A Brief Review and Commentary of “A Fantastic Woman”
A Film by Sebastián Lelio
by John Bennison, Mountain Shadow Director
“If nothing saves us from death, at least love should save us from life.” - Chilean poet, Pablo Neruda
This reviewer often approaches cinematic dramas with a basic measuring stick. First, every film -- if it’s any good -- is based on a true story. That is, to be true, it has to be credible. So the same goes for any fictional tale that conveys the same truths.
Second is the acknowledgment that when it comes to a good story, there aren’t many entirelly original ones you haven’t heard before. The faces, names, times and places may change. But the basic themes found in the plotlines are easily transposable from place to place. So what makes a particular version of a familiar story good, or great?
What can make a great story – especially when artfully expressed in film – depends on how authentically those familiar themes are portrayed by the symbolic imagery, characters, and their actions.
In this sense, A Fantastic Woman is a readily recognizable love story; including a tragic twist. It is one in which one lover is lost to the other; with the one left behind having to learn how to muster the strength and courage to carry on alone. The unfolding drama is subsequently one that seeks the answer to a question with which anyone who has ever mourned can identify. How shall one grieve? And specifically with the particular set of circumstances in this story, how will Marina be allowed to grieve the death of Orlando?
In Mountain Shadow’s first year (2014), we brought our audiences Sebastián Lelio’s prior film, Gloria. It was the story of a 58-year old divorcé, who seeks male companionship; only to find disappointment, but ultimately discover her true self, and the strength to stand resolutely on her own. In this sense, Gloria and Marina have similar stories.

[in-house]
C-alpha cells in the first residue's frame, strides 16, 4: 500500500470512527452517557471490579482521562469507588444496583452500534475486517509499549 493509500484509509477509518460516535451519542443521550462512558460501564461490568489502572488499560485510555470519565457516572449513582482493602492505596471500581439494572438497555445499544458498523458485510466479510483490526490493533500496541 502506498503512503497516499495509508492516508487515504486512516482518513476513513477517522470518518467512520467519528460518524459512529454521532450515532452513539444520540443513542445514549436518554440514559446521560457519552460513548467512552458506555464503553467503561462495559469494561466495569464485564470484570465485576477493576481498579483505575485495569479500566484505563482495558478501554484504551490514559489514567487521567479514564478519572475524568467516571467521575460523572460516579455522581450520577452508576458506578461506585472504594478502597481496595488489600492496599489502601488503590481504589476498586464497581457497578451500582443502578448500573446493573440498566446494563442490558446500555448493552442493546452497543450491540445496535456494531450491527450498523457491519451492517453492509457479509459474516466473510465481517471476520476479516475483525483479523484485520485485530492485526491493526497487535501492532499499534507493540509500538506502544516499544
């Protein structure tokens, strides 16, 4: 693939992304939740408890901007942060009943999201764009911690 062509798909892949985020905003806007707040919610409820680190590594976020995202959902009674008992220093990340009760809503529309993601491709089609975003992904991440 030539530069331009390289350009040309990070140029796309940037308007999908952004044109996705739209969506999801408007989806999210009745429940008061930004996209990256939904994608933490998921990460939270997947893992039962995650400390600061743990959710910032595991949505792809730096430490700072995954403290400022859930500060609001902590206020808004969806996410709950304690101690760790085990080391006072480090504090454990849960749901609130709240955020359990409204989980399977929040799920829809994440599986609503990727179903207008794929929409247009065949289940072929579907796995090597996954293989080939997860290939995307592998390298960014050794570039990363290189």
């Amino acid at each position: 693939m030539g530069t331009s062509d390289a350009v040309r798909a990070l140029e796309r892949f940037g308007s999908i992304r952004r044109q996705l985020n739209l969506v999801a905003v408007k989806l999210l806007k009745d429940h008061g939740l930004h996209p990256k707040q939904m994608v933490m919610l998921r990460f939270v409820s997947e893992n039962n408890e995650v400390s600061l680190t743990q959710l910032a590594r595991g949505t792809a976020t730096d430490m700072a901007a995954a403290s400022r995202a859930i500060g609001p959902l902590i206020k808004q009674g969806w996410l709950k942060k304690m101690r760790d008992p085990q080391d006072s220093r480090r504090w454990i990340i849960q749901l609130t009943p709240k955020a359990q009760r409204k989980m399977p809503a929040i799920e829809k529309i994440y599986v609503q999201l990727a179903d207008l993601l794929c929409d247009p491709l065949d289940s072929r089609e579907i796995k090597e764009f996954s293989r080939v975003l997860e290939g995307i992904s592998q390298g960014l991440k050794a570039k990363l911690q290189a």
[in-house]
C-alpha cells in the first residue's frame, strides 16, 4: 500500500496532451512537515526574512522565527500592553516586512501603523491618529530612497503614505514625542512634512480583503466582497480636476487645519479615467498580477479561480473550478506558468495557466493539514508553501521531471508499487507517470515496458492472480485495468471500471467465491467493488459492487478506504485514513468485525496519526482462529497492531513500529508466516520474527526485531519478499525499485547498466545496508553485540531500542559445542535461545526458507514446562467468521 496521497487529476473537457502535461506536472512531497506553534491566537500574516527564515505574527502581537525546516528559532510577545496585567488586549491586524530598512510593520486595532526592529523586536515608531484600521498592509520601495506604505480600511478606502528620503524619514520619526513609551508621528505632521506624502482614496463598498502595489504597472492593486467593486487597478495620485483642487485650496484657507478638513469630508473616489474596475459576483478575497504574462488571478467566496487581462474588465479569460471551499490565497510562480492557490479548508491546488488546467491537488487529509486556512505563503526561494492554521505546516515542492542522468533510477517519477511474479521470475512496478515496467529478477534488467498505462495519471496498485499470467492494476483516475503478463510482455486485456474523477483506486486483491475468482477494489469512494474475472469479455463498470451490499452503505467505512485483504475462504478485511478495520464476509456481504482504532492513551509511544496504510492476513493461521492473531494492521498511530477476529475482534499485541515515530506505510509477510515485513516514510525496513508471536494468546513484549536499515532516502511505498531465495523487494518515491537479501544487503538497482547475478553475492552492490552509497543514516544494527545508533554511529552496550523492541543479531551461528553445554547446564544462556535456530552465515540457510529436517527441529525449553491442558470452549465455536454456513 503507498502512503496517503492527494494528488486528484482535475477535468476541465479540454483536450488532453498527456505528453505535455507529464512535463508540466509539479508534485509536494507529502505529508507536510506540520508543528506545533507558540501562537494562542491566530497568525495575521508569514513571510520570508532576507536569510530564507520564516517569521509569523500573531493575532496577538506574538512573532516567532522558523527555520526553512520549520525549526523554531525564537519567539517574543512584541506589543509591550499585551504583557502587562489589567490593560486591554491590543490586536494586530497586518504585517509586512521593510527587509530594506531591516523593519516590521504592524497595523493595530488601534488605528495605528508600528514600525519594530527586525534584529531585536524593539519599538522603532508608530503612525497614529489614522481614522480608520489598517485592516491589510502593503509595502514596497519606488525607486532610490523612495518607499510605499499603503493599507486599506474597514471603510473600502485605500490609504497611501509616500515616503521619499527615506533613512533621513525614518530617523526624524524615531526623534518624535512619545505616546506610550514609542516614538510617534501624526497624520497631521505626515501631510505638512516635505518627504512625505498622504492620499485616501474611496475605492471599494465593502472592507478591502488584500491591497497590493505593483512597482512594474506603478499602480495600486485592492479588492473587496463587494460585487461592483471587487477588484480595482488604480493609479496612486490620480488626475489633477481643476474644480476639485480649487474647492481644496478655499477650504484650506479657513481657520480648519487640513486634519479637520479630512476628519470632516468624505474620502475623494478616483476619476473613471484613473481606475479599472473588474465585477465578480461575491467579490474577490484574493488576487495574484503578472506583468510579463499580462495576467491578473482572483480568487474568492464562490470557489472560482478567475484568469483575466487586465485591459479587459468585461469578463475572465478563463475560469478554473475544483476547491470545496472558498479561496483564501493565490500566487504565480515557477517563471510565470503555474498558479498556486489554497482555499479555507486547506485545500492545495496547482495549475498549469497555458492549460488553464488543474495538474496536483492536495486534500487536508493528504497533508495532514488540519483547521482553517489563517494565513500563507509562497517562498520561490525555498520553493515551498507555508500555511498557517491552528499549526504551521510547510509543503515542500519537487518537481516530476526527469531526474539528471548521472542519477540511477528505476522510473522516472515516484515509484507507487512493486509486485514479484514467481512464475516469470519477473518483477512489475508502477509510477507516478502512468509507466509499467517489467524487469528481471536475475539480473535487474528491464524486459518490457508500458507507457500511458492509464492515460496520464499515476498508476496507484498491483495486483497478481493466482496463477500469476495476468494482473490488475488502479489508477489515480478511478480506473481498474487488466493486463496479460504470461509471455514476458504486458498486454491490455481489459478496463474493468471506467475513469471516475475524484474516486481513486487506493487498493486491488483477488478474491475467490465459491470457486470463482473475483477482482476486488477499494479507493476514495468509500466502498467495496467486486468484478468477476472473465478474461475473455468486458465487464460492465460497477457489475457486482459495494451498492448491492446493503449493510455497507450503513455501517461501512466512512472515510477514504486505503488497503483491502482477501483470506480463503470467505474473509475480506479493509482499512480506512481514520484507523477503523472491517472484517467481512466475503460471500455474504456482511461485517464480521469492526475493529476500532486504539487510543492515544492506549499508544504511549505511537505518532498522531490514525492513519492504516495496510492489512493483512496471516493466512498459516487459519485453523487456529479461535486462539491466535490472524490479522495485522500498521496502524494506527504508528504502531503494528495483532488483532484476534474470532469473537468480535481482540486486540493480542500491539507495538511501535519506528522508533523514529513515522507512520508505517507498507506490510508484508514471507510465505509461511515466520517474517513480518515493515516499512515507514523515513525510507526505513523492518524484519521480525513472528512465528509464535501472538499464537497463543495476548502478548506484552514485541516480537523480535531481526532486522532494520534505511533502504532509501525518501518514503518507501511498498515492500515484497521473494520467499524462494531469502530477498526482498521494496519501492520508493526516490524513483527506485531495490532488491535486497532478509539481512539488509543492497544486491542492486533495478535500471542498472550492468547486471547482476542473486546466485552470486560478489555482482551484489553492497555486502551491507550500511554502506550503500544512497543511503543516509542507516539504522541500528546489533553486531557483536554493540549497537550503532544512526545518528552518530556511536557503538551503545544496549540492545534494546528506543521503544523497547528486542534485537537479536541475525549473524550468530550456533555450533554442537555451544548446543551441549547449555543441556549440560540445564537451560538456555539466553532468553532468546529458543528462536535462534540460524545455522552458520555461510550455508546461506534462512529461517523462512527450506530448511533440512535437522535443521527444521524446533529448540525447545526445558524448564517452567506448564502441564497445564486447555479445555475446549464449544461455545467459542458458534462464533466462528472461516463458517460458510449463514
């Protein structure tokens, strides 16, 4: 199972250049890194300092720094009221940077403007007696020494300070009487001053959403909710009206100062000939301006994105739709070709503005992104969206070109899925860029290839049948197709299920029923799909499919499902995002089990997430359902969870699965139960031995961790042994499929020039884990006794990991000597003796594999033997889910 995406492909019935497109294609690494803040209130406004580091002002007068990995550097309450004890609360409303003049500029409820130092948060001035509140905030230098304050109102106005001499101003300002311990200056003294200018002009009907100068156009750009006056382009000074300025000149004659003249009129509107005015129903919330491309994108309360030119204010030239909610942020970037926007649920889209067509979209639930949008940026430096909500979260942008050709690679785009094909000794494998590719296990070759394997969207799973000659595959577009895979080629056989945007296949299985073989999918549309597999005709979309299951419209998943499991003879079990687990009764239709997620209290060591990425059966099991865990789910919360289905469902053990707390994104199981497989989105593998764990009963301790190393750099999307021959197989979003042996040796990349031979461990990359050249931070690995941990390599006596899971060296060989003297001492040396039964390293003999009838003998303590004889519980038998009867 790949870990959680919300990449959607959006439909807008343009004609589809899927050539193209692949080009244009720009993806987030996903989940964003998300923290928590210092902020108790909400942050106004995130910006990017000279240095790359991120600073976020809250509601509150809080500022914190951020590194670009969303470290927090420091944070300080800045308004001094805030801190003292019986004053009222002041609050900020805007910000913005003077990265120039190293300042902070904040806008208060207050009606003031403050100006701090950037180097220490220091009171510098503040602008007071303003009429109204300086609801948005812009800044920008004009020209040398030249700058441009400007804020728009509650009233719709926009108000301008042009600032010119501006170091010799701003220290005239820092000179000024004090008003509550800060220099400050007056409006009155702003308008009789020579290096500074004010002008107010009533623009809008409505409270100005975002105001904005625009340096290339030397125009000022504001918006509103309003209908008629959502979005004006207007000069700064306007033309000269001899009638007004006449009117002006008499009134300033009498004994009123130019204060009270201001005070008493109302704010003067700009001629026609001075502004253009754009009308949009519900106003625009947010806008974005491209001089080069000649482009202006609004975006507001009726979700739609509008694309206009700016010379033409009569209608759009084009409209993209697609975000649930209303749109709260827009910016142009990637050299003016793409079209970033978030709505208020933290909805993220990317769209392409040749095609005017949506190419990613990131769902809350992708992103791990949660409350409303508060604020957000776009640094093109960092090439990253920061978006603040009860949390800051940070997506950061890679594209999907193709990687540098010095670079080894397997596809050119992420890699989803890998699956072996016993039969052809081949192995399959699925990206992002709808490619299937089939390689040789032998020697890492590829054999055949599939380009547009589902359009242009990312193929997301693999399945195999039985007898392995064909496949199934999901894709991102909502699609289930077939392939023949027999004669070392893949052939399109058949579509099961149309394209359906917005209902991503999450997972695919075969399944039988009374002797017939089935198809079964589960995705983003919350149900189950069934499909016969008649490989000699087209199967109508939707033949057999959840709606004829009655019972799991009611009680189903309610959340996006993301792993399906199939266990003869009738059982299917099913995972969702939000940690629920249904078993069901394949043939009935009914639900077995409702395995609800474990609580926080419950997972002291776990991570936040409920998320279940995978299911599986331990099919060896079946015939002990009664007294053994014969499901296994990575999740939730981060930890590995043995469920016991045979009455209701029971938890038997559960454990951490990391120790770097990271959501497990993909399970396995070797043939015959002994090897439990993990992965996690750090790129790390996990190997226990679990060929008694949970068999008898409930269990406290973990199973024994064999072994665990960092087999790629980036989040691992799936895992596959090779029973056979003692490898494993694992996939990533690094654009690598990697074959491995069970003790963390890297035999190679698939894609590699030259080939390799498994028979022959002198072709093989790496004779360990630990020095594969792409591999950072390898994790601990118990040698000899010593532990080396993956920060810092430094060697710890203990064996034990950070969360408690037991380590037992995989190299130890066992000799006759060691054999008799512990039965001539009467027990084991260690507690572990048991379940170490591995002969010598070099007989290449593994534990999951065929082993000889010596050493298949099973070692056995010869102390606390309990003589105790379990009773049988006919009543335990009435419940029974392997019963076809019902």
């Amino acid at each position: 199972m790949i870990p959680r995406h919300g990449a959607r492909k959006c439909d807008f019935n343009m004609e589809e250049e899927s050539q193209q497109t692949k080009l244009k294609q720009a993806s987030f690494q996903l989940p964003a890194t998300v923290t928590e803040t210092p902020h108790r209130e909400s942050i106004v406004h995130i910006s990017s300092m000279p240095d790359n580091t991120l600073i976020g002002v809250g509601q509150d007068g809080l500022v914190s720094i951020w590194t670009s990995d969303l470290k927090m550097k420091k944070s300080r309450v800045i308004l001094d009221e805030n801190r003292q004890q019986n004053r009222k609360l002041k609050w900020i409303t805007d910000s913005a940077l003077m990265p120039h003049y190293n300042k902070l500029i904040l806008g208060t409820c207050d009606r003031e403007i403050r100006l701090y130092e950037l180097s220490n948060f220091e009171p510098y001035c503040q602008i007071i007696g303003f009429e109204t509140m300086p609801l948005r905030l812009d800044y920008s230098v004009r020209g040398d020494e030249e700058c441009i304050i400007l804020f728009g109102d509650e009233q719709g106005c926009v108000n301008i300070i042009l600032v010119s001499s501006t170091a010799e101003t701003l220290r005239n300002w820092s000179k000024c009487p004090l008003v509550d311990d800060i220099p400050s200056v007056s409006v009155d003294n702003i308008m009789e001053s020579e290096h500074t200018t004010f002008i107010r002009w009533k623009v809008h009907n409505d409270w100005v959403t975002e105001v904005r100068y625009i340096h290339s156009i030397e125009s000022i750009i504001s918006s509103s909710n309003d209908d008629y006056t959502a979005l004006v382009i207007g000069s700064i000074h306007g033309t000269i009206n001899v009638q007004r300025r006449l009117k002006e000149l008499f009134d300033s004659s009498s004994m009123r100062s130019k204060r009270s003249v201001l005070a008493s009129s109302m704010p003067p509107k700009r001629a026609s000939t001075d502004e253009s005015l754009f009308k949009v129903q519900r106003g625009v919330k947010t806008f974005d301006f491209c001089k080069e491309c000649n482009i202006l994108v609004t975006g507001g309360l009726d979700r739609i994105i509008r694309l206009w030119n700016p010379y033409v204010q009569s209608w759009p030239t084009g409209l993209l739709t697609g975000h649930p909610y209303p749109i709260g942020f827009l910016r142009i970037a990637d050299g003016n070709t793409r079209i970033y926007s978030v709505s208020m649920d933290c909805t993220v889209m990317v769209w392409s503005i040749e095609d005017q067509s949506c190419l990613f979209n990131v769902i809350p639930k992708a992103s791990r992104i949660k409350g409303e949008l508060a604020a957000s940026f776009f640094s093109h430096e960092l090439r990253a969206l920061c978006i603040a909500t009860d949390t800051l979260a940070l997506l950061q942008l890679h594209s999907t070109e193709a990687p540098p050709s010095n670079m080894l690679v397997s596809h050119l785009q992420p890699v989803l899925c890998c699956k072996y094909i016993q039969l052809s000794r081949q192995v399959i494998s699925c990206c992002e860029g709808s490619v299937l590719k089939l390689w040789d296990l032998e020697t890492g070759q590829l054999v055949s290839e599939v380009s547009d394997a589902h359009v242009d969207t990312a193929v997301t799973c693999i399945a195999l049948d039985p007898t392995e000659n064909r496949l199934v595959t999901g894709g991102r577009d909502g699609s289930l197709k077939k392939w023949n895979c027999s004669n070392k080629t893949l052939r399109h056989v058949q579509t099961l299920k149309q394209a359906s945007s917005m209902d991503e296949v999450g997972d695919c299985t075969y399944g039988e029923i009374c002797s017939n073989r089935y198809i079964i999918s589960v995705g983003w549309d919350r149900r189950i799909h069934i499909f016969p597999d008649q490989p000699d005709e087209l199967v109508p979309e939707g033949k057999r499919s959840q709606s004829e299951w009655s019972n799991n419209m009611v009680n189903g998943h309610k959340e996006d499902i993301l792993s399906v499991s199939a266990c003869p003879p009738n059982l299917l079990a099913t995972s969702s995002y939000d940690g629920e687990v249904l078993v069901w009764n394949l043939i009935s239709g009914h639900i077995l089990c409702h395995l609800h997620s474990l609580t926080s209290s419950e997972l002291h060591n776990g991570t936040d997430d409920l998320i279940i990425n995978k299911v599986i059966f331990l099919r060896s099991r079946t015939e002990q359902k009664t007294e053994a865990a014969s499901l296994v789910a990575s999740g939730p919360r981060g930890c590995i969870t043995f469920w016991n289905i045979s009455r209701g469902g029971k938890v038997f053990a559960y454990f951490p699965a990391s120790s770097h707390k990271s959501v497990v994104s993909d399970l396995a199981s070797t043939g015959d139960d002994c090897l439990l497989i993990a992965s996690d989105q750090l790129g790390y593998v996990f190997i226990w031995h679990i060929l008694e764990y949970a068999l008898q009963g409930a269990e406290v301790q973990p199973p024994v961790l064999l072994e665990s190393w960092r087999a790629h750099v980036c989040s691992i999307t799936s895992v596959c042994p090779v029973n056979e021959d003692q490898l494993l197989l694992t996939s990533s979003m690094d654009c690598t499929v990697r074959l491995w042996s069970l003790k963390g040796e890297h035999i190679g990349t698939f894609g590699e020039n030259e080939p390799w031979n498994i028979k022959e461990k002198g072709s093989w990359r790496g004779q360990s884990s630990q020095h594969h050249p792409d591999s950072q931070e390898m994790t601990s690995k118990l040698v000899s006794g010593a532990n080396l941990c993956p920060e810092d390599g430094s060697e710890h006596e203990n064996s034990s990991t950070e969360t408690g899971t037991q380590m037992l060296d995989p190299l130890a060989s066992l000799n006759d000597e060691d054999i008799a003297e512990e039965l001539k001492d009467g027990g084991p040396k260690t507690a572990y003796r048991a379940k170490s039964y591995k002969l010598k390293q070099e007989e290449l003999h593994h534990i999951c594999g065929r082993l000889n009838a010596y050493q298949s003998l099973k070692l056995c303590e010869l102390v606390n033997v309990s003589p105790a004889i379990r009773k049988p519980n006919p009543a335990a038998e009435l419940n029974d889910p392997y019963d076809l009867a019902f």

With her transgender identity, however, Marina also has to confront the types of social intolerance, discrimination and persecution minorities of one kind or another often face.
In the eyes of Orlando, he sees a captivating beauty that melts his heart and puts an irrepressible smile on his old face. But in the eyes of Orlando’s family, Marina is the embodiment of perversion. At one point in the film, Orlando’s former spouse calls her a “chimera.” [In Greek mythology, a chimera was a fire-breathing female monster with a lion’s head, a goat’s body, and a serpent’s tail. In human beings, a chimera is a person who, in fact, has two totally different sets of DNA inside their body.]
After being spurned and turned away from the family wake for Orlando, Marina asks his brother, Gabo a basic question. (btw: Gabo is played by Luis Gnecco, who portrayed Pablo Neruda in the film by the same name, shown at Mountain Shadow in 2017), “Saying goodbye to a loved one when he dies,” Marina asks, “is a basic human right, isn’t it?”
In answer to that fundamental question, the filmmaker skillfully juxtaposes and frames such seeming rights with images of trans-identity throughout the film. Even as the film opens, the camera captures the cascading waters of Iguazu Falls, blending separate flows into one billowing, indistinguishable, almost orgasmic crescendo. The natural world seems to suggest what should be plainly seen as natural. Only humans have a tendency to arbitrarily dictate what is deemed un-natural or perverse.
Orlando’s apparition appears in brief glimpses throughout Marina’s grief process; until a final fantasy graces her with a goodbye kiss, and an inferno consumes a corpse. Only then, and for the first time, is she able to stand proudly resolute and sing her parting eulogy, smiling.
Playing the part of Marina is Daniela Vega; a transgender Chilean actress and singer, who offers these closing lines, “Ombra Mai Fu.” It’s from Act I of the Italian opera Serse by George Frideric Handel:
Tender and beautiful fronds of my beloved plane tree,
Let fate smile upon you,
May thunder, lightning, and storms
never bother your dear peace,
Nor may you by blowing winds be profaned.
Never was made a plant
more dear and loving or gentle.